The speed of further improvement in the labor market following the initial rush of reopening is less clear, however. Some employers may be cautious about significantly increasing payrolls before post-COVID consumption patterns are more firmly established. Others may be implementing measures to stay lean and contain costs. In the December Duke CFO survey, roughly one-half of CFOs from large firms and about one-third of those from small firms reported “using, or planning to use, automation or technology to reduce reliance on labor.”8

In addition to greater use of technology, there is likely a significant amount of slack on the participation and part-time margins. The EPOP ratio among workers ages 25 to 54 is still a full 4 percentage points below its pre-COVID level, and the number of workers working part time because they cannot find a full-time job is 1.7 million higher than pre-COVID.

Although core and headline PCE inflation came in at 1.5 percent on a 12-month basis in January, the well-anticipated base effects from price declines in March and April of last year will cause inflation to move above 2 percent in April and May. It also seems likely that a surge of demand may be met by some transitory supply bottlenecks amid a rapid reopening of the economy, leading PCE inflation to rise somewhat above 2 percent on a transitory basis by the end of 2021.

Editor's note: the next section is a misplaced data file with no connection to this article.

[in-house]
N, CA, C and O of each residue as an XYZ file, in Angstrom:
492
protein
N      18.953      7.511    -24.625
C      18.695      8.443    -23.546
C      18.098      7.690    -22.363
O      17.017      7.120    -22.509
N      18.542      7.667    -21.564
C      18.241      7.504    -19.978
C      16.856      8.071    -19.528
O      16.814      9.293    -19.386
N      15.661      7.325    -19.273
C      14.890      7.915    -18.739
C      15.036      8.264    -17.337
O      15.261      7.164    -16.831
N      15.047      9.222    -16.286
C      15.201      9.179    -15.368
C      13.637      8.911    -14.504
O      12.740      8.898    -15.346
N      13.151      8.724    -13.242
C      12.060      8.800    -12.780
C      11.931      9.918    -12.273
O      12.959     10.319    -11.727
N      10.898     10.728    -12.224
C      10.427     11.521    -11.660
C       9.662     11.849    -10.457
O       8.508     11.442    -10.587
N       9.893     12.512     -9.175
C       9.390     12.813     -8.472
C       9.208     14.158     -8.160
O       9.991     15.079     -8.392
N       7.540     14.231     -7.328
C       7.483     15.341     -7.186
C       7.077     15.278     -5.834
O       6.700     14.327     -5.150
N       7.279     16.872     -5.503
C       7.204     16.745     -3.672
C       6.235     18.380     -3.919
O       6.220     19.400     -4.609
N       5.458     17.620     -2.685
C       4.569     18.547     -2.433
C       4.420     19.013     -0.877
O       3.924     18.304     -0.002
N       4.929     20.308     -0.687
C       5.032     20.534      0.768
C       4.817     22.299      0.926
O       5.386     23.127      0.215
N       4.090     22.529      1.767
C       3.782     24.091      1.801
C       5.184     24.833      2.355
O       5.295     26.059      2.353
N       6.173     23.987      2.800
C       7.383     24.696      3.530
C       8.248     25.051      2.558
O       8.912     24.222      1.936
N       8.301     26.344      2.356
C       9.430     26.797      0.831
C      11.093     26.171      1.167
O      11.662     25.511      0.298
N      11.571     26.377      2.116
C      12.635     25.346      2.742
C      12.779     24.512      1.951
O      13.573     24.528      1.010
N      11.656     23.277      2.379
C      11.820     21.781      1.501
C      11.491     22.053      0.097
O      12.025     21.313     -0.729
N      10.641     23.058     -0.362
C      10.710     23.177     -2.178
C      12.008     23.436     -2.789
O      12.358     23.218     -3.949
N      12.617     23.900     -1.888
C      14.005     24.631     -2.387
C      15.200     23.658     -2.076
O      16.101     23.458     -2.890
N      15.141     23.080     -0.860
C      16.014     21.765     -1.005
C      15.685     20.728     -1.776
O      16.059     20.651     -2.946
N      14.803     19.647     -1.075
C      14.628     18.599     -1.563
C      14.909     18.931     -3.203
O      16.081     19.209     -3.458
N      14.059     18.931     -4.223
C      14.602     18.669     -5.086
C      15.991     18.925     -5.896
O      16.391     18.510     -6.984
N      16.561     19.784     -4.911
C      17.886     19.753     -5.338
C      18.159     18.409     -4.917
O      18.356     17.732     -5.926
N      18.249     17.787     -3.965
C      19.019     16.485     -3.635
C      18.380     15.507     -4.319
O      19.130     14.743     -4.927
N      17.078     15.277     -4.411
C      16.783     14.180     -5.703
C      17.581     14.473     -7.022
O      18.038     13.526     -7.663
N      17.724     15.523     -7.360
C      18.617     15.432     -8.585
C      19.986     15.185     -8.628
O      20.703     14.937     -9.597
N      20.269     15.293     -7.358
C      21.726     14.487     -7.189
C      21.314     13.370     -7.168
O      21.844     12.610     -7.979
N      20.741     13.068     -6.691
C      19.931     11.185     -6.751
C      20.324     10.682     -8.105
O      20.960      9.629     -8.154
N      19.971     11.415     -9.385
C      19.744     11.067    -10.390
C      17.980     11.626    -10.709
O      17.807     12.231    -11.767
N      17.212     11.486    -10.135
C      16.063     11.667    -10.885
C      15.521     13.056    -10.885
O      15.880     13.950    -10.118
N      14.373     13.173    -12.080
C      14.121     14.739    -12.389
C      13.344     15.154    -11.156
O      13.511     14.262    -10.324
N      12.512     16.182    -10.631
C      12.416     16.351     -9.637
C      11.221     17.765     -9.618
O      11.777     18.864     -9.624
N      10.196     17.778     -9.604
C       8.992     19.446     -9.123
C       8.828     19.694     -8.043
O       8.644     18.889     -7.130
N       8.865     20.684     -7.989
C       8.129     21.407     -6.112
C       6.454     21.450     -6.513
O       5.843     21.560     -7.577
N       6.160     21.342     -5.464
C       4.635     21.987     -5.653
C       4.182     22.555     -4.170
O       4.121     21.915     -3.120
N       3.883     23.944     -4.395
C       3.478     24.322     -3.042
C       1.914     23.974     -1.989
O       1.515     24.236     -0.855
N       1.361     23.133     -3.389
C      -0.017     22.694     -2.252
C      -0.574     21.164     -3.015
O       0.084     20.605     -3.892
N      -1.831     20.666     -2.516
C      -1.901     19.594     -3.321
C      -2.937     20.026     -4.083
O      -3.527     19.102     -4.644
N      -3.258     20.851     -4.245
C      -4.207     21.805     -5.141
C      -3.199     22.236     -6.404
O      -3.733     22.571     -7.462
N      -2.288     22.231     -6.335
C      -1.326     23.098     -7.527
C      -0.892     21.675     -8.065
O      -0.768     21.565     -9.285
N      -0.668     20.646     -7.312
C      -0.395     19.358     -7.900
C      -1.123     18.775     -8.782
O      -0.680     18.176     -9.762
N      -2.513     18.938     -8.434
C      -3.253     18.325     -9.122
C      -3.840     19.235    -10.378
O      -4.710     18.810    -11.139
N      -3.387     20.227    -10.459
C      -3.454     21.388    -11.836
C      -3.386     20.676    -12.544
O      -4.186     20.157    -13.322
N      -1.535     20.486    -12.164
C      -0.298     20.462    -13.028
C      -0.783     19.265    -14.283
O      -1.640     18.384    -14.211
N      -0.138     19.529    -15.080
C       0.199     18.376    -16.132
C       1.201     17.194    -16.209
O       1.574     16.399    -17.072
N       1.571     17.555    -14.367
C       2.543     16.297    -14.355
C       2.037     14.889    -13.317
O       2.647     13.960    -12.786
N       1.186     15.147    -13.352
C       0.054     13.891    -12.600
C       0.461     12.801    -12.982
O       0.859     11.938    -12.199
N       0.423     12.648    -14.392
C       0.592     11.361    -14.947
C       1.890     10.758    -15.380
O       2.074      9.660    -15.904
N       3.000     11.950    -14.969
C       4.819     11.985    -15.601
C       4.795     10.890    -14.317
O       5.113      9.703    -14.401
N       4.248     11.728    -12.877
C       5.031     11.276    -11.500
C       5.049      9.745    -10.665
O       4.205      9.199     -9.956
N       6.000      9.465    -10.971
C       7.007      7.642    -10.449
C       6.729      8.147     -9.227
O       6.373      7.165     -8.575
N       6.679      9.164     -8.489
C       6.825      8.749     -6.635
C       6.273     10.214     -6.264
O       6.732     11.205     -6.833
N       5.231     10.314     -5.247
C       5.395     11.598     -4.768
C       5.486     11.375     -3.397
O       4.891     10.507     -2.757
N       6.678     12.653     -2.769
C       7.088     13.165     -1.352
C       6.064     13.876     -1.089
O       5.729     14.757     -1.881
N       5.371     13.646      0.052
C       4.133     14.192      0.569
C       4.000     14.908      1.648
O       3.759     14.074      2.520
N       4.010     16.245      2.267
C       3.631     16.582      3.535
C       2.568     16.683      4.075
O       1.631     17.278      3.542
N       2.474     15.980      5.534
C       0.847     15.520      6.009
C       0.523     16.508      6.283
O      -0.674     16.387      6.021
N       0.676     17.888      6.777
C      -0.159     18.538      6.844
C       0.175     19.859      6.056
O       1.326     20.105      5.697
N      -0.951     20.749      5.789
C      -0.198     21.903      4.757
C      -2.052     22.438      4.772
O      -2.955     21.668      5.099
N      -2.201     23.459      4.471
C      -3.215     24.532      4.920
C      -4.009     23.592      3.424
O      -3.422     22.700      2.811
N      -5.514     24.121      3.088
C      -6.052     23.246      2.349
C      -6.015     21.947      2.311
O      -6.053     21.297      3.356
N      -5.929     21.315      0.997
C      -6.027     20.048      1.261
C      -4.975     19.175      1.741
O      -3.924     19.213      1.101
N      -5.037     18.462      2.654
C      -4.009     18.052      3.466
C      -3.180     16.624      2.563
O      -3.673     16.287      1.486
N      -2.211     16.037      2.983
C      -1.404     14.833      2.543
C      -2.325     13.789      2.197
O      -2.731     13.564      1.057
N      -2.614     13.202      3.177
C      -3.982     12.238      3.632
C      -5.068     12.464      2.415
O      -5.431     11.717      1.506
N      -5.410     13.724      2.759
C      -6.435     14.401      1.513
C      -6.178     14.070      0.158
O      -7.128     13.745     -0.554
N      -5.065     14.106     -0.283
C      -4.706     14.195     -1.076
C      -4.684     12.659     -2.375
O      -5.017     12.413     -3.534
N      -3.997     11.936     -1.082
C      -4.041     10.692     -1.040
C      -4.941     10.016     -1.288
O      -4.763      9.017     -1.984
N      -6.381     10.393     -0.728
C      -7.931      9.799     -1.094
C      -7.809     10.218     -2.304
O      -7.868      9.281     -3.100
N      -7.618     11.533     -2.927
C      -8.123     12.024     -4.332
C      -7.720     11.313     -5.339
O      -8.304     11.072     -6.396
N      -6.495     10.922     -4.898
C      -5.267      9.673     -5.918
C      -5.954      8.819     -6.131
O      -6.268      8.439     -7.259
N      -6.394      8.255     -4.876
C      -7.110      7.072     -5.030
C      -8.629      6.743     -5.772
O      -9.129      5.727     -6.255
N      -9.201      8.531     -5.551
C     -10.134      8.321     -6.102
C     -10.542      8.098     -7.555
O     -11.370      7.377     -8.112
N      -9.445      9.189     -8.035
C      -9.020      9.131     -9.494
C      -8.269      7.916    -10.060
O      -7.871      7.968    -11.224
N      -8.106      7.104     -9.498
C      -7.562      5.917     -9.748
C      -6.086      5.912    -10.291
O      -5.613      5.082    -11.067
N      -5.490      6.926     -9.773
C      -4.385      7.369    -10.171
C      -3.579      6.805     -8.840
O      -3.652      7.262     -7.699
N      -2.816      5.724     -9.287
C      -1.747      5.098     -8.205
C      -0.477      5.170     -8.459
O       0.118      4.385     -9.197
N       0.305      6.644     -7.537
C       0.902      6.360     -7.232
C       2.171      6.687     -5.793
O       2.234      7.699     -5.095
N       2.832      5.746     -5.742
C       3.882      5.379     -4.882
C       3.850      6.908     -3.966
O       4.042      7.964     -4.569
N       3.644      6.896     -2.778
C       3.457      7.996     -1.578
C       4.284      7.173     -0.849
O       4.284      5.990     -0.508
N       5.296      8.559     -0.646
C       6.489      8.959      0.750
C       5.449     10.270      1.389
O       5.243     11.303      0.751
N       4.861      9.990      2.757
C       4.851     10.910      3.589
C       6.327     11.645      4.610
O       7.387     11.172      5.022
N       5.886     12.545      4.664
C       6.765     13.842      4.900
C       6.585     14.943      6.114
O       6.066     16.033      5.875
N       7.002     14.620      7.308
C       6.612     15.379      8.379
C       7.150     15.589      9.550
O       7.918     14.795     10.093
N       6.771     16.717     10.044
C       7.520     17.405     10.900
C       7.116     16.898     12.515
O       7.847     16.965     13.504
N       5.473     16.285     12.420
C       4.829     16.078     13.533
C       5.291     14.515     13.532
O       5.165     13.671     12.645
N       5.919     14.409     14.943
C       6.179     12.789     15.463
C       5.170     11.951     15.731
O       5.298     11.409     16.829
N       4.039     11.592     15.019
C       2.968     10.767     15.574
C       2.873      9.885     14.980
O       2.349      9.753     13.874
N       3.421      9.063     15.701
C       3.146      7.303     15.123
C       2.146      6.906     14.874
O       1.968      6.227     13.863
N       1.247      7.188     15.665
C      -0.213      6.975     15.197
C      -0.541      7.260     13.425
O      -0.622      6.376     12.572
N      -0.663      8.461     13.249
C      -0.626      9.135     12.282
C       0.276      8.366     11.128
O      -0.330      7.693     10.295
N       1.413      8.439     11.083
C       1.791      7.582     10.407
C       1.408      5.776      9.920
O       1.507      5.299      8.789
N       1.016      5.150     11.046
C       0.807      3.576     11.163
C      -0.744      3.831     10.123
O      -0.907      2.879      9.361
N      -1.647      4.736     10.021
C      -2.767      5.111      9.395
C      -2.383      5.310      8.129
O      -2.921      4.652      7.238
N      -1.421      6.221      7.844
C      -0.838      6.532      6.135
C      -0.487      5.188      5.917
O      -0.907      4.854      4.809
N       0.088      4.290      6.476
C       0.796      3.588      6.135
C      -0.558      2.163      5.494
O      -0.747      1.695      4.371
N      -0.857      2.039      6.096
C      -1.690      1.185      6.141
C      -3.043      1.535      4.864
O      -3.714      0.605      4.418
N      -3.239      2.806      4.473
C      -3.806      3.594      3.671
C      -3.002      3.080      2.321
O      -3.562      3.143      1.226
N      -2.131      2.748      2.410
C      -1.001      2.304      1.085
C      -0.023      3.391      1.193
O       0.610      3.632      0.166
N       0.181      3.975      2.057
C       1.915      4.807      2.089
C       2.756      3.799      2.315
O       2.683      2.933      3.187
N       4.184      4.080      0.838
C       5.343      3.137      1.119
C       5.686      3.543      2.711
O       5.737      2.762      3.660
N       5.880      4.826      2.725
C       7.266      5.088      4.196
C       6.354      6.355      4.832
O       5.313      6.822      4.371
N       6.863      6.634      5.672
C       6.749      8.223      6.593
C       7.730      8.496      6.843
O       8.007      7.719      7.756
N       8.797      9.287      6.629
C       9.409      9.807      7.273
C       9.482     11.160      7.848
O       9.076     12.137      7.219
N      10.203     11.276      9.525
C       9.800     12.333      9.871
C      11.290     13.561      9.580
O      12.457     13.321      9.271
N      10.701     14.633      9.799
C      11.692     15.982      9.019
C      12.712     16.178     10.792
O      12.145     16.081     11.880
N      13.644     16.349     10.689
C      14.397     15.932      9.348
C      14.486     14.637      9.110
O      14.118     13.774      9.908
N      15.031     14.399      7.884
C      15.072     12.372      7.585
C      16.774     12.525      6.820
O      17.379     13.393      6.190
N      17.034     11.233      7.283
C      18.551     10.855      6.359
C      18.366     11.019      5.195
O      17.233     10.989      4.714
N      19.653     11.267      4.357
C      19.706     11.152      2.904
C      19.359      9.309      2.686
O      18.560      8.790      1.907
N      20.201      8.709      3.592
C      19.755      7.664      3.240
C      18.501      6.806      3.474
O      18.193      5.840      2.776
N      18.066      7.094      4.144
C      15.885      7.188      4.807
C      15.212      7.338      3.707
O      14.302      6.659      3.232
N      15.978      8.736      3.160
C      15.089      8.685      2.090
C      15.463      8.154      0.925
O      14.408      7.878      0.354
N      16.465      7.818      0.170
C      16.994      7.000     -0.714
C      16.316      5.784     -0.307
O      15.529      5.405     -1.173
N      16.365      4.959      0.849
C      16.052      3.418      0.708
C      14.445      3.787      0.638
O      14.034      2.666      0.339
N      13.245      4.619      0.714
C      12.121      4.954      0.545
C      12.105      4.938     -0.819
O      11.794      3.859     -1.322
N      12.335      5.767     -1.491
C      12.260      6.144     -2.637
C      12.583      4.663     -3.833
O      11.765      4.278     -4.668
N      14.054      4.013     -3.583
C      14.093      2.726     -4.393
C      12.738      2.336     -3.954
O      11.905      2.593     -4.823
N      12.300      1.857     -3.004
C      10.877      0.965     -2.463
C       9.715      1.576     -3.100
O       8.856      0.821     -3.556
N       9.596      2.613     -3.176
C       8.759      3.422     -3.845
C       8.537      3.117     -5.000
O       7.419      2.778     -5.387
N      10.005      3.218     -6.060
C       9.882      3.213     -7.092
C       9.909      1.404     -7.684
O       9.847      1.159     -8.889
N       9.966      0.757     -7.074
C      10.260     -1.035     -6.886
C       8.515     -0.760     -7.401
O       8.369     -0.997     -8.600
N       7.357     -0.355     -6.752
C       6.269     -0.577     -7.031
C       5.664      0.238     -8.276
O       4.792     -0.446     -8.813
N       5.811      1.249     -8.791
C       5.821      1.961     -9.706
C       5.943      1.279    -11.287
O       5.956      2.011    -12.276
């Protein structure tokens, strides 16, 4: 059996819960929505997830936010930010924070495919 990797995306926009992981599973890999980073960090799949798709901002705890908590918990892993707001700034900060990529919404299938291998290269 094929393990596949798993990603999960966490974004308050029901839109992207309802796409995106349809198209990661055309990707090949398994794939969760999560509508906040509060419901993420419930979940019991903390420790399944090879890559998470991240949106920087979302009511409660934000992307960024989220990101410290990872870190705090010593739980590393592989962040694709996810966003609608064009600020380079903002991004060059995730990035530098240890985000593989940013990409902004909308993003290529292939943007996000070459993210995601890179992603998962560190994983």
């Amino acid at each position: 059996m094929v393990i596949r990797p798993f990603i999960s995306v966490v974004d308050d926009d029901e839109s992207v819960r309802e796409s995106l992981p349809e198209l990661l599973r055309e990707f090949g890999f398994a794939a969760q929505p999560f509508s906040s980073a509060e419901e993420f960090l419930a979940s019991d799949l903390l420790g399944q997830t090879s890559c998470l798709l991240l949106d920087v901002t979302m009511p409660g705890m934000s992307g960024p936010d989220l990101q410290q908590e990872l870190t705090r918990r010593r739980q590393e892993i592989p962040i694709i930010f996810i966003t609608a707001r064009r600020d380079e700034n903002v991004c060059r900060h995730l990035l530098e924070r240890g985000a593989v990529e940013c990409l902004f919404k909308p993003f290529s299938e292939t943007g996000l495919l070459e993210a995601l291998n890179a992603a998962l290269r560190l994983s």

Entrenched inflation dynamics are likely to take over following the transitory pressures associated with reopening. Underlying trend inflation has been running persistently below 2 percent for many years.9 In addition, research suggests that although increasing labor market tightness may show through to wage inflation, the pass-through to price inflation has become highly attenuated.10 These results suggest that businesses tend to respond to increased labor costs by reducing margins rather than increasing prices later in the cycle. Thus, as resource utilization continues to tighten over coming years, recent decades provide little evidence to suggest there will be a material nonlinear effect on price inflation.

The FOMC has communicated its reaction function under the new framework and provided powerful forward guidance that is conditioned on employment and inflation outcomes. This approach implies resolute patience while the gap closes between current conditions and the maximum-employment and average inflation outcomes in the guidance.

By focusing on eliminating shortfalls from maximum employment rather than deviations in either direction and on the achievement of inflation that averages 2 percent over time, monetary policy can take a patient approach rather than a preemptive approach. The preemptive approach that calls for a reduction of accommodation when the unemployment rate nears estimates of its neutral rate in anticipation of high inflation risks an unwarranted loss of opportunity for many of the most economically vulnerable Americans and entrenching inflation persistently below its 2 percent target.11 Instead, the current approach calls for patience, enabling the labor market to continue to improve and inflation expectations to become re-anchored at 2 percent.